Wise Words for Writers: Why we had a President Named Calvin

People ask, what is the most important thing necessary to be a successful writer?  You see this question posed regularly on forums around the net.  Answers vary. 

You have to hone your writing until it reaches professional standards.  You have to learn to create realistic characters who relate through realistic dialogue.  Show, don’t tell.  Develop an unique, strong and positive voice.  Start with a main character in a situation (problem, dilemma), not with background.  Learn to conclude.  Write so the reader will keep the pages turning.  Edit well.  (And my favorite): Tell a story that is worth reading.

All these are good suggestions for writing a novel, but none are most important.

Then you get notes from the other side of the coin:

Learn how to market your work.  Get your name out there.  Build your brand.  Network, if you hope to make sales.  Get reviews – find reviewers you can trust to say good things.  Facebook, linked-in, tweet, and talk to actual human beings.  Give interviews, book signings and sell, sell, sell.  And all these are good things, too.  But again, not most important.  And hardly relevant to the beginner who has yet to see something in print…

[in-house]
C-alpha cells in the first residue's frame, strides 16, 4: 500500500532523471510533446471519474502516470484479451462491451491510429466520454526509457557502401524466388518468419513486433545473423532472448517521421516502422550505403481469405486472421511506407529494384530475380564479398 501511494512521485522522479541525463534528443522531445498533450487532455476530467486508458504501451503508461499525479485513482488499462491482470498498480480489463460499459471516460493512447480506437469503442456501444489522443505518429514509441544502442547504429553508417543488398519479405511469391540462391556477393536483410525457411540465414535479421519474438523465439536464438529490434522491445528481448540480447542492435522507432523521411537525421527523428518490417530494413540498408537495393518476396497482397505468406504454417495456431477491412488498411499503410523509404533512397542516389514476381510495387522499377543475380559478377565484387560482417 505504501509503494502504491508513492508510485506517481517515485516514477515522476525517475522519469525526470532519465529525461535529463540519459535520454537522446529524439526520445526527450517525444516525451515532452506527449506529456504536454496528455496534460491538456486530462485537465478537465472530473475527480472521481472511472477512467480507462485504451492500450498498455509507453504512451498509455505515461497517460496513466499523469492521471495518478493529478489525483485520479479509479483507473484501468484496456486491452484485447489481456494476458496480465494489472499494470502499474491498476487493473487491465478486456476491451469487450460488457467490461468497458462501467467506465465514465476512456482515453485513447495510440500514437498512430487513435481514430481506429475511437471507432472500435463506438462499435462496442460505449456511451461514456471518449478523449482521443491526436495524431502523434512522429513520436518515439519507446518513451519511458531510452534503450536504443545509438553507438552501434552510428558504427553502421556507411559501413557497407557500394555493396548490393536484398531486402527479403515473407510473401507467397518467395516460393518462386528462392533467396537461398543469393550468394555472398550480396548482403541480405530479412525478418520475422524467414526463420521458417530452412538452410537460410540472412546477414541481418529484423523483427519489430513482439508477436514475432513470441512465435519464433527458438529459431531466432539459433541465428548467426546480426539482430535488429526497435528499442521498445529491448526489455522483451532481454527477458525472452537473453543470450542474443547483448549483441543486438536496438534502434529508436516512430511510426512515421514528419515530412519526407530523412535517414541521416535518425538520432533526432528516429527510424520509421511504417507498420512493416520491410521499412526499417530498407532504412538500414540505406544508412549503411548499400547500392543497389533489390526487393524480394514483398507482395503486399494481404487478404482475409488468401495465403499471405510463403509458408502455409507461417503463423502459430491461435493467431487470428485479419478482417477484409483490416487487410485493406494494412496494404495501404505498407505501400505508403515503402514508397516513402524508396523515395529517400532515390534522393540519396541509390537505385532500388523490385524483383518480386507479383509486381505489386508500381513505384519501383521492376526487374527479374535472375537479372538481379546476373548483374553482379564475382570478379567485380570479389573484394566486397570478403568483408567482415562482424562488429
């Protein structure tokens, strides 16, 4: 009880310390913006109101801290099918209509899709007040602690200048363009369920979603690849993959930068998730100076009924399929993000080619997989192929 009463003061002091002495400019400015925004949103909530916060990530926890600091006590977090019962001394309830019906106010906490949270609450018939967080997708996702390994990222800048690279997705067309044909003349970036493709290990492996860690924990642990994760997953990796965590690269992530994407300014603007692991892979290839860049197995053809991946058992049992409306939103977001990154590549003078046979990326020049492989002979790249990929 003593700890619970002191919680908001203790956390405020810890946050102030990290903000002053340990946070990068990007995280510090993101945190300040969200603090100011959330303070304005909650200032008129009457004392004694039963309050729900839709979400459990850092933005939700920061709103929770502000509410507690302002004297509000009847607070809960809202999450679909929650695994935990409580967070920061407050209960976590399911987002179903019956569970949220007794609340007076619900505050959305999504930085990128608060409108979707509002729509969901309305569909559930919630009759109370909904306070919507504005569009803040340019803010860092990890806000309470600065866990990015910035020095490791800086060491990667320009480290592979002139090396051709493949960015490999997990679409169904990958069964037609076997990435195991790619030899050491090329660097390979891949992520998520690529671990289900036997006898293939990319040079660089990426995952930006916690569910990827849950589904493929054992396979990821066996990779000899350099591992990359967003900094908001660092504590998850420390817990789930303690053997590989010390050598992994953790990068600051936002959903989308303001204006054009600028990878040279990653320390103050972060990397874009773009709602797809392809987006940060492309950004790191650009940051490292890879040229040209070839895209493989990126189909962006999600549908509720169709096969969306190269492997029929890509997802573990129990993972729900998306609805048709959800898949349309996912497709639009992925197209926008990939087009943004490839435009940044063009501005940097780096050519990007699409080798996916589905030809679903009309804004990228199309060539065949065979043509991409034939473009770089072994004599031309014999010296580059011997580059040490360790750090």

In my mind (with absolutely zero statistics to back this up) I imagined reality is something like this:

100,000 books are written this year.  90,000 suck, but of the 10,000 good ones, only a few will see print.  Most agents will tell you, the bad ones are easy to spot.  The hard part is deciding between the good ones – which ones do they honestly believe they can sell.  Agents don’t make money unless they sell.  But here’s the thing:

Of that 10,000, some 9,000 will never see the light.  They will never be sent, anywhere.  Fear, low self-esteem, no self-confidence and so on are your friends… in other people.  Still, that leaves 1,000 books in competition.  For maybe 900, the writers will receive a couple of rejections and give up.  Whether they decide it is too much work, they can’t handle rejection, they lose whatever confidence they had or whatever, they quit.

Out of the 100 books left, it may take 100 tries to find your place.  It may take 200 tries if some of the thousand luck out and get accepted before the couple of rejections turn them off. 

So then I came across the “most important thing” question on yet another forum, and it occurred to me there is a reason why we had a President named Calvin.  Here is what he said:

Nothing in the world can take the place of persistence. Talent will not; nothing is more common than unsuccessful men with talent. Genius will not; unrewarded genius is almost a proverb. Education will not; the world is full of educated derelicts. Persistence and determination alone are omnipotent.  – Calvin Coolidge 

As the Captain in the movie Galaxy Quest said:  “Never give up.  Never surrender.”  That is truly the most important thing if you hope to be a successful writer… or a successful anything else for that matter…

2 thoughts on “Wise Words for Writers: Why we had a President Named Calvin

  1. I think you hit it splat on the head here. Nothing is sadder and more infuriating than the talented person, the person you KNOW could succeed, who just gives up somewhere on the climb to the top — a rock in the shoe, a squirrel, a broken heart. It doesn’t matter. Catch your breath if you need to, and then keep climbing!

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